Nationwide cent census will require 44,000 volunteers to sort the coins
- Published: May 8, 2020, 10 AM
Lincoln cent specialist and dealer Charles Daughtrey is looking for a few good men — and women — to make “cents” of things.
Make that a few tens of thousands of people.
Daughtrey figures it will take 44,000 people scattered across the United States to cumulatively sort through 220 million cents, approximately one percent of all Lincoln Memorial cents in circulation, in a task he has dubbed The Cent Project.
Participants would search circulated boxes from the bank and record a count of year and Mint mark for each box.
It’s a project whose idea is 13 years old, but that he can now pursue thanks to social media, and stay-at-home time.
Daughtrey on May 6 created the Facebook group for the project (www.facebook.com/groups/537254803879873) to solicit participants and discuss methodology.
“While the project idea was great and would probably have worked, at that time (before social media) getting a sample of volunteers large enough to make the group effort ‘legitimate’ just wasn’t possible,” Daughtrey said in the group.
The task is relatively easy, when broken down to the individual level.
“What does it cost us? Time ... and in some cases lots of it,” he said. “What do we get for it? A warm fuzzy? That’s why we are volunteering to do this.”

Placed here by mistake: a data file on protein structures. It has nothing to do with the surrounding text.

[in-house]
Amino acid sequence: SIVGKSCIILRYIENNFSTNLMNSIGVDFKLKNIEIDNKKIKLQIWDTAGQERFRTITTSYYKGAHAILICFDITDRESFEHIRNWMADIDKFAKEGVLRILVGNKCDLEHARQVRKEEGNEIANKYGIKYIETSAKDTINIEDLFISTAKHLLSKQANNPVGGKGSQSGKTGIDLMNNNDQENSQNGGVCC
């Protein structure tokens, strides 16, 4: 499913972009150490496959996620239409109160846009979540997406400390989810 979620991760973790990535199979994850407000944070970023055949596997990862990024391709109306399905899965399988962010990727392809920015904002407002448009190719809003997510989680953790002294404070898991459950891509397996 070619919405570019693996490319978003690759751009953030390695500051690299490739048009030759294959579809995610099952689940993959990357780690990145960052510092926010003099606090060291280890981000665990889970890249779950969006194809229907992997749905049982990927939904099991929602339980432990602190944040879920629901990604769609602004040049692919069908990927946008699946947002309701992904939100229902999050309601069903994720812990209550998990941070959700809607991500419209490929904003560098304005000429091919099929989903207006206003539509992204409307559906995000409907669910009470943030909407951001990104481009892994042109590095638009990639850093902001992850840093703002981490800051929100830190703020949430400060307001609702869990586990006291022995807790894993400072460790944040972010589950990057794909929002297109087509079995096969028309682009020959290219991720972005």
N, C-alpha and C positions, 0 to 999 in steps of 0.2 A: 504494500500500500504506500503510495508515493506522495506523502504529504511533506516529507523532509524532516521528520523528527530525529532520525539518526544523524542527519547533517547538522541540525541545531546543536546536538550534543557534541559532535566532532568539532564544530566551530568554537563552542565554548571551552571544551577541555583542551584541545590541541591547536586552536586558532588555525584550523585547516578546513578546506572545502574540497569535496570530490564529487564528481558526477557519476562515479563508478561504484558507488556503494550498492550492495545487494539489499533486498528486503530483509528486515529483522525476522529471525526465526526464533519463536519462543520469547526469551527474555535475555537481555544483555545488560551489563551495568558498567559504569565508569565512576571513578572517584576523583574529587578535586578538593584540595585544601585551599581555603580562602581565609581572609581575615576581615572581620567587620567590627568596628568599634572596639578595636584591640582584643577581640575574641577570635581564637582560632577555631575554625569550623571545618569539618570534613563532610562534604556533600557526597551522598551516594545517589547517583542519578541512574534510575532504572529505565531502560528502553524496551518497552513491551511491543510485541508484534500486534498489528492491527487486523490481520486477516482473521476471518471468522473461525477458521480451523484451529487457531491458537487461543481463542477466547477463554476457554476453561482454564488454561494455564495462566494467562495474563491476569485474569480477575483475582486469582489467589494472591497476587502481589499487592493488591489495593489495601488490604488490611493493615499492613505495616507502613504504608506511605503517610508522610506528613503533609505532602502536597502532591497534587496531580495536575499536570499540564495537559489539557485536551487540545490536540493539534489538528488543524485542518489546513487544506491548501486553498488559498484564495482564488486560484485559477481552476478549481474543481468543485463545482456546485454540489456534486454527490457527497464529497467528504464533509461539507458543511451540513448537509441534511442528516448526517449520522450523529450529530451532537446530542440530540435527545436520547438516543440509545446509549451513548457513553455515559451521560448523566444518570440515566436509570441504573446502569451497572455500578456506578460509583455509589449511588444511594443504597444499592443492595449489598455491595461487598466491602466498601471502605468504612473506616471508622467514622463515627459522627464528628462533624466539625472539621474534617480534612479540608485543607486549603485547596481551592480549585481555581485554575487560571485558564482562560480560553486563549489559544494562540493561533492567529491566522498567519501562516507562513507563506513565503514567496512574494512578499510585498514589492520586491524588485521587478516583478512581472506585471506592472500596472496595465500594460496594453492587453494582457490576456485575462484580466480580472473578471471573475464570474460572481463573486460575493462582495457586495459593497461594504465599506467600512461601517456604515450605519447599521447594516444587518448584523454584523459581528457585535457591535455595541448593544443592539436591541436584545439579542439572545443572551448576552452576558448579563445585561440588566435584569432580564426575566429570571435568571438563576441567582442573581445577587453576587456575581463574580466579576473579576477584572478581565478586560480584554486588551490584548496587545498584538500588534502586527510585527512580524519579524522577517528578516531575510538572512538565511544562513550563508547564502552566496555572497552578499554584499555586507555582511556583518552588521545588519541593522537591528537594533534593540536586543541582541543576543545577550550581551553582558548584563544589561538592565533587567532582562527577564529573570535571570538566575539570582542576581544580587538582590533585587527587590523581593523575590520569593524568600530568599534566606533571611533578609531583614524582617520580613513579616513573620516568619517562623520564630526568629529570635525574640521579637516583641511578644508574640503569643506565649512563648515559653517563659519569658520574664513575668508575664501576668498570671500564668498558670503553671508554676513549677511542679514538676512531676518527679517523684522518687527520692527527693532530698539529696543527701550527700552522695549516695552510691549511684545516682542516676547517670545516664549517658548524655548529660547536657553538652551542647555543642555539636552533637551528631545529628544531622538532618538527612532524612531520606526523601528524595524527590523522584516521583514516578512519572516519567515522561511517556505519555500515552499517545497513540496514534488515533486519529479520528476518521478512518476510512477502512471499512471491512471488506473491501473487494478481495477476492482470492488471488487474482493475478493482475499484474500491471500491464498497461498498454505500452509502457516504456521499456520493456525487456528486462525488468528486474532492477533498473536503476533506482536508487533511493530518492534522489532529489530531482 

Daughtrey is asking individuals to each sort through 10,000 cents (two boxes, or 200 rolls), and is attempting to coordinate enough participants around the country, linked by geography.
Daughtrey looked at the most-populous 380 counties, and created a “schedule” based on congressional seat allocation.
“The point is to disperse the searching by population density, not to exclude anyone,”he said.
However, using South Dakota as an example, Daughtrey said, “I wouldn’t want one person in Wall trying to cover the entire state. It’s not fair to that one person, and it’s not really representative of a population spread between Rapid City, Pierre, and Sioux Falls, where over 80 percent of the population of the state lives.”
On the other hand, though, a state like California would require as many as 4,565 sorters.
Participants would share their results with regional coordinators, who would collate the information and enter it into a special website.
To ensure greater accuracy, participants may be asked to hold the coins they have assessed until the reporting period is complete, which Daughtrey hopes is by the end of September.
That would allow the results to be collated in October and finally released in November.
“I think this is possible .... tough, but possible,” he said.
The quantity of Wheat cents and world coins would be recorded as well.
Collectors willing to sort for varieties could be added to an “elite” group, and that data could be used to help determine population of those issues by variety, but that is not the main focus of the project.
“We might be able to, for once, come up with a ratio of mintage of the seven different varieties of 1982 cents [actually in circulation],” he said. The project is too large for any one person, but a group of people could make it work, Daughtrey said.
“I think it can be done,and have invited all of you to join me in helping find enough volunteers to sort pennies to make this project work,” he said. Constant updates are being posted to The Cent Project Facebook group.